West Metro Fire Rescue eyeing partner to provide in-home care

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By Deborah Swearingen

West Metro Fire Rescue has an idea to help district residents cut back on unnecessary transports to the emergency room. It’s an idea that it hopes will save patients money and reduce costs for the department.

“We’ve kind of found ourselves in a predicament in that when we deliver EMS to the community, we really have two options,” said Jeremy Metz, West Metro’s emergency medical services division chief. “Those two options are: We can transport the patient to the hospital or we can (treat) them on-scene.”

In 2017, 70 percent of West Metro’s calls that were EMS resulted in a transport to the hospital. In total, West Metro transported about 17,500 patients last year. This is the most in department history, largely due to the merger with Wheat Ridge Fire Protection District.

Oftentimes, those with less serious medical issues, who may not need to visit the ER, are left with unnecessary charges for an ambulance ride and emergency services, while those who should go but can’t afford to pay must find their own way to the hospital.

To help combat this problem, West Metro is moving towards a partnership with DispatchHealth, a Denver-based startup that provides in-home care for patients. The service is ideal for those who need medical attention that isn’t emergent and can be provided by an emergency room-certified nurse practitioner or physician’s assistant.

When West Metro EMS is dispatched to a medical call, its staff will assess the situation. In scenarios when a patient doesn’t need emergency medical attention, West Metro will call for the DispatchHealth advanced resource medic car. According to DispatchHealth employees, this car operates as a miniature emergency room. The company’s medical personnel are equipped to treat a variety of ailments, including minor fractures, skin infections, dehydration, strep throat, nose bleeds and more. DispatchHealth also can administer IV fluids, provide medications, take blood tests and rapid infectious disease tests and suture a patient.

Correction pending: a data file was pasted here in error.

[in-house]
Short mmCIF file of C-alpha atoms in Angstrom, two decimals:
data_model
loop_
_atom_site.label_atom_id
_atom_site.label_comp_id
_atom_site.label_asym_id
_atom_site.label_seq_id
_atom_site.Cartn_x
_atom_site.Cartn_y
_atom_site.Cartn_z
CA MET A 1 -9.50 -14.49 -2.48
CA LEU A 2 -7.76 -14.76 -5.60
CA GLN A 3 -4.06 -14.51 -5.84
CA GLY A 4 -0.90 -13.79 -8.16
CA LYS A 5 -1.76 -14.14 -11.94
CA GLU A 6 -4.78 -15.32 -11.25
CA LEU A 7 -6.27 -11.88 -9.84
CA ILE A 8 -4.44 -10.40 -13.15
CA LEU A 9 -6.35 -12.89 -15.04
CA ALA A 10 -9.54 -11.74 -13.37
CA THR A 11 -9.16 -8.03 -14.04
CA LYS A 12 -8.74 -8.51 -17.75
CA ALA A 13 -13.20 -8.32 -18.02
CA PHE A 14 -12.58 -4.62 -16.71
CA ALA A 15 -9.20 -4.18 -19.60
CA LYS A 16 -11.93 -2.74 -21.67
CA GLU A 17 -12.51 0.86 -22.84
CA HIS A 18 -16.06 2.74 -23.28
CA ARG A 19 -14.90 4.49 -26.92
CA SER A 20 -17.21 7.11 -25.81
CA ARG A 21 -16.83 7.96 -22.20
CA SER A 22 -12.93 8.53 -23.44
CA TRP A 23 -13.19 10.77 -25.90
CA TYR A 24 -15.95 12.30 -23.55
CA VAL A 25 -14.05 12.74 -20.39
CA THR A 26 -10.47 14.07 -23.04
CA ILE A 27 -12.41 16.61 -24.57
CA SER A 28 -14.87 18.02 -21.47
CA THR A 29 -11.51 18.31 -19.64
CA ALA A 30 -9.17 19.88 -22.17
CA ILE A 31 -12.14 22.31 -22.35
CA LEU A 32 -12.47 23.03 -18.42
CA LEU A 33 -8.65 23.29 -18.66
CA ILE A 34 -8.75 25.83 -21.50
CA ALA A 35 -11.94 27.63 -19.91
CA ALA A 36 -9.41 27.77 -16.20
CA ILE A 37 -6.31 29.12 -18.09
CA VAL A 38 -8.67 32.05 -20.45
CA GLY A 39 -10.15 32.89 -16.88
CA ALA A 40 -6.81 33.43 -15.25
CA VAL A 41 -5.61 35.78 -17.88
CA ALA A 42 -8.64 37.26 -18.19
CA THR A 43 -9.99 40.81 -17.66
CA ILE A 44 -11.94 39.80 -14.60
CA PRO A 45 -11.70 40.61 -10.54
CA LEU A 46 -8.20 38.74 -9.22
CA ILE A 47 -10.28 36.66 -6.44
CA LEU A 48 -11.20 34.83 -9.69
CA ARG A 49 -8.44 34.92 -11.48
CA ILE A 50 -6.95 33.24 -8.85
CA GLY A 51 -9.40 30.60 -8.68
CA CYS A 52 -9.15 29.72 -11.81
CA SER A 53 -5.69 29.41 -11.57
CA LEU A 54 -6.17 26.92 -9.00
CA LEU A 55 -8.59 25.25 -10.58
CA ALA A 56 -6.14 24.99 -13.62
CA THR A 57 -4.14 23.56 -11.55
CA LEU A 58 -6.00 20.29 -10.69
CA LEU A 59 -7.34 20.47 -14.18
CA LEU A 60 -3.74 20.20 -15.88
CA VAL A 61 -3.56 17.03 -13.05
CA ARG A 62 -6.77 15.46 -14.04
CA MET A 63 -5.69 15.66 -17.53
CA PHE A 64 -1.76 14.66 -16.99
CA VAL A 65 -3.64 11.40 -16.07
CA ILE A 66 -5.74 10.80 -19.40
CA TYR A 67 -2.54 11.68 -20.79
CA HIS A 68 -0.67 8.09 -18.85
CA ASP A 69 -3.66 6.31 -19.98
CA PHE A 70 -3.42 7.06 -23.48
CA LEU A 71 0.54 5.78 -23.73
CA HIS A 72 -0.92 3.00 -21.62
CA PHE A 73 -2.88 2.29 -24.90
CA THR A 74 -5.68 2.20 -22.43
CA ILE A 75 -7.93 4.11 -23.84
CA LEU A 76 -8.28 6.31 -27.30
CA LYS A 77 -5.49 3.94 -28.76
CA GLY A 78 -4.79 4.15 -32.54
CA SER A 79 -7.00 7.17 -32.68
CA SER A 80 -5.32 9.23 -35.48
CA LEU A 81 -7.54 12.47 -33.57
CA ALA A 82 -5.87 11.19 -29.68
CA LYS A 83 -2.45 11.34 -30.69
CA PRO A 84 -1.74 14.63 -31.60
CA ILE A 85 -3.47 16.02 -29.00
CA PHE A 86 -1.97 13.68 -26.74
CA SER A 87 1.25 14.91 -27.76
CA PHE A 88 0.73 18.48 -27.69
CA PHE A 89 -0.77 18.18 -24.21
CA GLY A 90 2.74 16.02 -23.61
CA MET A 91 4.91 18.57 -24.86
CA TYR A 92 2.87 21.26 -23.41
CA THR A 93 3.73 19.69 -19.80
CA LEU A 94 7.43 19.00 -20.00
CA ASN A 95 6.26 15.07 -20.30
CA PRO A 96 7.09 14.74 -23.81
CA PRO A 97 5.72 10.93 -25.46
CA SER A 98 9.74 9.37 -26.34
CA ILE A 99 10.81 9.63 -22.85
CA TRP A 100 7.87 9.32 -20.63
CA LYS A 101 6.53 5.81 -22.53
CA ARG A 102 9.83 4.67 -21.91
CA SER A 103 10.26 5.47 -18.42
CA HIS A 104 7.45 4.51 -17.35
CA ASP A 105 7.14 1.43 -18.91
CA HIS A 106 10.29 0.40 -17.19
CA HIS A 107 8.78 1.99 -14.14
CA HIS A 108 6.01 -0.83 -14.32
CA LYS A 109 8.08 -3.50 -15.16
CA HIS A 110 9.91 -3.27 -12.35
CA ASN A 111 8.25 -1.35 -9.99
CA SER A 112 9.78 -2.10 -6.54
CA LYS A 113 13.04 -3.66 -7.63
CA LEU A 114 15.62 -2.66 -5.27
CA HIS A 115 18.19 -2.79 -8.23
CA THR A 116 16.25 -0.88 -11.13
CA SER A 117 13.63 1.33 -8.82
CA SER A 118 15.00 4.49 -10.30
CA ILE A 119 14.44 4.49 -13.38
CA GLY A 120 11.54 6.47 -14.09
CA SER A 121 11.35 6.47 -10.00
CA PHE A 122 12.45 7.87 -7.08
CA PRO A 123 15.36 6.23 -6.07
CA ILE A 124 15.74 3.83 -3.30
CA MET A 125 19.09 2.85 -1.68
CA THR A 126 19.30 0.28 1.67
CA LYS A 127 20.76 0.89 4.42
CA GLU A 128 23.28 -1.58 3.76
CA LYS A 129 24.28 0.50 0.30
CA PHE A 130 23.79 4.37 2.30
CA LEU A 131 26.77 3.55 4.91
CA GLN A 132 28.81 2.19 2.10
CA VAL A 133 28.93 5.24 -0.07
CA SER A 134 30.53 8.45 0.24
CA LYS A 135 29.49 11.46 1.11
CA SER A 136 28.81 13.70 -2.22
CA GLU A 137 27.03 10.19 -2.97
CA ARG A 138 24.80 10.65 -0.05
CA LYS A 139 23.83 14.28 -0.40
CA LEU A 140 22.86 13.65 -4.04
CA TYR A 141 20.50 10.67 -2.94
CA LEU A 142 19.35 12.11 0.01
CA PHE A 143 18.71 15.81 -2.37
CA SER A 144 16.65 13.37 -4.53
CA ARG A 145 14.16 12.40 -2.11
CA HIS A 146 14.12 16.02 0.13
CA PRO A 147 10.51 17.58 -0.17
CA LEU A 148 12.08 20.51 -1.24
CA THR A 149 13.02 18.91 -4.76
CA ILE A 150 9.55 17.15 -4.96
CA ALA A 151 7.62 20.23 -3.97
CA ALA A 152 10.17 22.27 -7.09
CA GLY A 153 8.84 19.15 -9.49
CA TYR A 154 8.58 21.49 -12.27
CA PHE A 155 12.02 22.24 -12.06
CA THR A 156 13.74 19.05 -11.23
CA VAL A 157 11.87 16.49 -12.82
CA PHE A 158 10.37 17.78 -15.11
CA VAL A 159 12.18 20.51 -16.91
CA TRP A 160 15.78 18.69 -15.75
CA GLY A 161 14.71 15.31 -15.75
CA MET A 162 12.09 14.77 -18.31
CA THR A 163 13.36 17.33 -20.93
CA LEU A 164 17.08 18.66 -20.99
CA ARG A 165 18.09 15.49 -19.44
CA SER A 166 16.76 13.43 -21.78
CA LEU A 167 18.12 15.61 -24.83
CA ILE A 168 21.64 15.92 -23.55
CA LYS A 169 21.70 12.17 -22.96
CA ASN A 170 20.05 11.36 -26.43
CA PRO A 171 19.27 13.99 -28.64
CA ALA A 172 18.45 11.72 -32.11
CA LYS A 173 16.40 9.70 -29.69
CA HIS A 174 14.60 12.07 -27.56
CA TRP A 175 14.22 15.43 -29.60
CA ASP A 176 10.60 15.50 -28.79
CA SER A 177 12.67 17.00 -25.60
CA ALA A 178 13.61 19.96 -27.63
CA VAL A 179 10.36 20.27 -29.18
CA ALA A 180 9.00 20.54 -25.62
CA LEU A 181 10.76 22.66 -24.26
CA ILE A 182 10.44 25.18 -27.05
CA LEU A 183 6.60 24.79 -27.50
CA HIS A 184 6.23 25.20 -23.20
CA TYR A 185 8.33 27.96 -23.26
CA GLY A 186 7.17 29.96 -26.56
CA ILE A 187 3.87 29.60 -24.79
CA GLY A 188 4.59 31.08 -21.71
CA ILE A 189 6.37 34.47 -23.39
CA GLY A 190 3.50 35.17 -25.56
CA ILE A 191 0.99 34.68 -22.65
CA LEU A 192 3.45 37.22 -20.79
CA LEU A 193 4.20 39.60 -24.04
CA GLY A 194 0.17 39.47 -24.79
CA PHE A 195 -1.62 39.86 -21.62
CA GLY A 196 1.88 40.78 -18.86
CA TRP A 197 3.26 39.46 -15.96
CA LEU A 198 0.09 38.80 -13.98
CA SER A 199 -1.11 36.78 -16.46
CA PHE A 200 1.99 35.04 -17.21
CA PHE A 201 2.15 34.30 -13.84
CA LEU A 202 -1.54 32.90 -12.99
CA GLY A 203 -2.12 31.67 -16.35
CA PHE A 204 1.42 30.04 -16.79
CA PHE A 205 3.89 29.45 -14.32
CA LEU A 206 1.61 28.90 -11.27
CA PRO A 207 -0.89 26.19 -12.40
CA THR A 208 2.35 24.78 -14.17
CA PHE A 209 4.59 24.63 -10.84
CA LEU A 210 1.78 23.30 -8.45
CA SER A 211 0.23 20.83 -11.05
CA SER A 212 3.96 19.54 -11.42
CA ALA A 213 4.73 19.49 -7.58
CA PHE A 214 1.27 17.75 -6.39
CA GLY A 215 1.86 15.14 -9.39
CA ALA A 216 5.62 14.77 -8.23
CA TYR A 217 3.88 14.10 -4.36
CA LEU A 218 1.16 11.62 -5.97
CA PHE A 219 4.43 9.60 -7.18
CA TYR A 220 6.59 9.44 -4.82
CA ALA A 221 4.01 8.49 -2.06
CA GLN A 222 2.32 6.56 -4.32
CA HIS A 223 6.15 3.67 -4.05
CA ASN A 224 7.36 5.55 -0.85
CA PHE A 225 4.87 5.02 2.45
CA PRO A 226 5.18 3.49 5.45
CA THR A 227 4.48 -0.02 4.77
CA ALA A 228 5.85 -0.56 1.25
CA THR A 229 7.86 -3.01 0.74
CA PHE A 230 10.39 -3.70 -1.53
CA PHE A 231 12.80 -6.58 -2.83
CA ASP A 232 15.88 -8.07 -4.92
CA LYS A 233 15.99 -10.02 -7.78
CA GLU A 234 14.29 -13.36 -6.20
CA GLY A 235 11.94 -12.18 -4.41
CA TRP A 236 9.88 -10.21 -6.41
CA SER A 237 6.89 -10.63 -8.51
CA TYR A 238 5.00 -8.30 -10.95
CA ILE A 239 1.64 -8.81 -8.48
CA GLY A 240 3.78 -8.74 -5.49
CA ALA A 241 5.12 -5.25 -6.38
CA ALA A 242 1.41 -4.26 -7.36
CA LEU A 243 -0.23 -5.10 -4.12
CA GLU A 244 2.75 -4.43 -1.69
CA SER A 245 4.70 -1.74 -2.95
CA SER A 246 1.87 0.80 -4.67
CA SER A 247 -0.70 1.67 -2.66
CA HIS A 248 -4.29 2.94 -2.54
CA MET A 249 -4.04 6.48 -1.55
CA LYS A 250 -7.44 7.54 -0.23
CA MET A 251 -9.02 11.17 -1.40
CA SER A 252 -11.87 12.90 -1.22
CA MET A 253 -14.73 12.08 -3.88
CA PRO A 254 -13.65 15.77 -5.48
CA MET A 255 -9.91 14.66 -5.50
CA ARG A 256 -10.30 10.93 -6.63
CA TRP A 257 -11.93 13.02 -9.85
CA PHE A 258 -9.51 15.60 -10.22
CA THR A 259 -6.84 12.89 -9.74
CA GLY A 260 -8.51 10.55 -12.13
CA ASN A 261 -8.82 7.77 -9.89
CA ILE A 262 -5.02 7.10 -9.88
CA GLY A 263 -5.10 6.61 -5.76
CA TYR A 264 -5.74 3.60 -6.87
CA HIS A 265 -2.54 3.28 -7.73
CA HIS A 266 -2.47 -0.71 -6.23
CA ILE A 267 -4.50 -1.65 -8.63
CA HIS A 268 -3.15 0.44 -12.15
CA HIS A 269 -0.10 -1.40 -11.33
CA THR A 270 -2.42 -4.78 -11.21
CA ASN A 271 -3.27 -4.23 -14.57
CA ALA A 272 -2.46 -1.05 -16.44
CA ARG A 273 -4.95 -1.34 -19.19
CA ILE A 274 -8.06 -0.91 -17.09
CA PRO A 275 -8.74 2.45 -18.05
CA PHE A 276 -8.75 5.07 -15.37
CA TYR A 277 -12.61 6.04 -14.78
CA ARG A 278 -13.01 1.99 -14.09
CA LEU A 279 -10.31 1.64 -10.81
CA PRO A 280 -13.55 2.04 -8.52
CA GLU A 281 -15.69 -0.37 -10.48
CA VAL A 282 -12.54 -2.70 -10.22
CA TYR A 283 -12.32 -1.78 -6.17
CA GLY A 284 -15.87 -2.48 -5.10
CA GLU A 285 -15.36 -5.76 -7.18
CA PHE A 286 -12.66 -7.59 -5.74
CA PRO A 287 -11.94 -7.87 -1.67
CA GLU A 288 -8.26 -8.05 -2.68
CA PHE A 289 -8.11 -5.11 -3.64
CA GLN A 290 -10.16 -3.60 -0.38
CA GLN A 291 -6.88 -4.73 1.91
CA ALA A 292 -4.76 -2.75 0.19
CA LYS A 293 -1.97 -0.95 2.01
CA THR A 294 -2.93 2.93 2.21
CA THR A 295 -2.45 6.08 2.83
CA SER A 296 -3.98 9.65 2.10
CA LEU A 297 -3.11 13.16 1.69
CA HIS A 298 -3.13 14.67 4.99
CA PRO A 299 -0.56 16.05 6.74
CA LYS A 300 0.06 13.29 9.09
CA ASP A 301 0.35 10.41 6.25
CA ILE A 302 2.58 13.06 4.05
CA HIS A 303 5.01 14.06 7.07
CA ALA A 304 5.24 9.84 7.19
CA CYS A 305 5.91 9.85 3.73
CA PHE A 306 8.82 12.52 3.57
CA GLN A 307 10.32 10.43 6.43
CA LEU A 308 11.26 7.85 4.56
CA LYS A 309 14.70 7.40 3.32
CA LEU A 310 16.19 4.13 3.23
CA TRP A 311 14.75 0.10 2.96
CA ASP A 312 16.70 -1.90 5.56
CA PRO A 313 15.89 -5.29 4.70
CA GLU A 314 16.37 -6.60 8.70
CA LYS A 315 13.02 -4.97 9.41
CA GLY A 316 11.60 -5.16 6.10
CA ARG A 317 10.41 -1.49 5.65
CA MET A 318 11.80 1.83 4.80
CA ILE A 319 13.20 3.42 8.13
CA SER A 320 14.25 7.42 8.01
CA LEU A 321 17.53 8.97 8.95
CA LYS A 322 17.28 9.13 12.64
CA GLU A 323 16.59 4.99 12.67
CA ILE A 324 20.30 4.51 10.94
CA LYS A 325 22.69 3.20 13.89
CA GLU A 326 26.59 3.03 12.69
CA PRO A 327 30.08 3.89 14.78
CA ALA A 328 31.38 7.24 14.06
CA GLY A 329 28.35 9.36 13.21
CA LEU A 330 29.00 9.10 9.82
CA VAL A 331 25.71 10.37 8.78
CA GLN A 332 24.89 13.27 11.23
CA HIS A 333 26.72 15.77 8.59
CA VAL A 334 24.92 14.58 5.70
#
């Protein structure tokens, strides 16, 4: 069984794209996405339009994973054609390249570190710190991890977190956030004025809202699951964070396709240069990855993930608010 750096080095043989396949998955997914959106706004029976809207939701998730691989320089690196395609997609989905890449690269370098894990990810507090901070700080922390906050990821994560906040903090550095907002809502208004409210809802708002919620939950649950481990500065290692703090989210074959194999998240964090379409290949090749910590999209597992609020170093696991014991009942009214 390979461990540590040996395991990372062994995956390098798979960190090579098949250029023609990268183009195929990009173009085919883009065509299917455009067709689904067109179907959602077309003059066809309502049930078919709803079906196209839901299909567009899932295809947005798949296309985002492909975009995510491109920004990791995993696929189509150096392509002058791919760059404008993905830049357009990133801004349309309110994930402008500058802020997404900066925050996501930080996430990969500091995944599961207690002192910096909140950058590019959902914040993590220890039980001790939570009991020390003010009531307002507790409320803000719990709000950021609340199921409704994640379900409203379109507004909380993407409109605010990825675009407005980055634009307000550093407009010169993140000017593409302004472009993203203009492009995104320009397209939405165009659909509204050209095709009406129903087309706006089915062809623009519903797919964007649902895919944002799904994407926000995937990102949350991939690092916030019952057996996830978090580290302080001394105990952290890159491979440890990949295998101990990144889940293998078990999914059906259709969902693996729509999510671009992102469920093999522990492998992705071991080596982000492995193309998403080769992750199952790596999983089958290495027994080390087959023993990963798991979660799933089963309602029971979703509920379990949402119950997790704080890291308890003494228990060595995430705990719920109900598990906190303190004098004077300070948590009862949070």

The nurse or PA assessing a patient has access to an on-call physician should they have questions or need assistance. After the in-home visit, the medical professional follows up with the patient and provides information to the patient’s primary care physician. DispatchHealth partners with insurance companies to provide a self-pay rate of $275, which includes everything from evaluation, IV fluid administration and stitches to blood work and medication. The cost may be less under some insurance plans and for seniors with Medicare.

All in all, DispatchHealth says its services help to improve the continuity of care. It also sees a benefit to an at-home visit, particularly for the aging population.

“When you’re in the home, there’s a lot more information that you are privy to than if you’re seeing them in the office,” said Kevin Riddleberger of DispatchHealth, noting that, among other things, medical personnel can check for adequate food and access to transportation.

Considering a large portion of West Metro is in Jefferson County — home to the largest aging population in Colorado — Chief Don Lombardi sees the partnership as a great fit.

The service reduces cost and wait time for patients and lessens liability for West Metro.

No decisions were made in the Jan. 16 meeting, but the chief predicted the plan would come before the board in February for approval.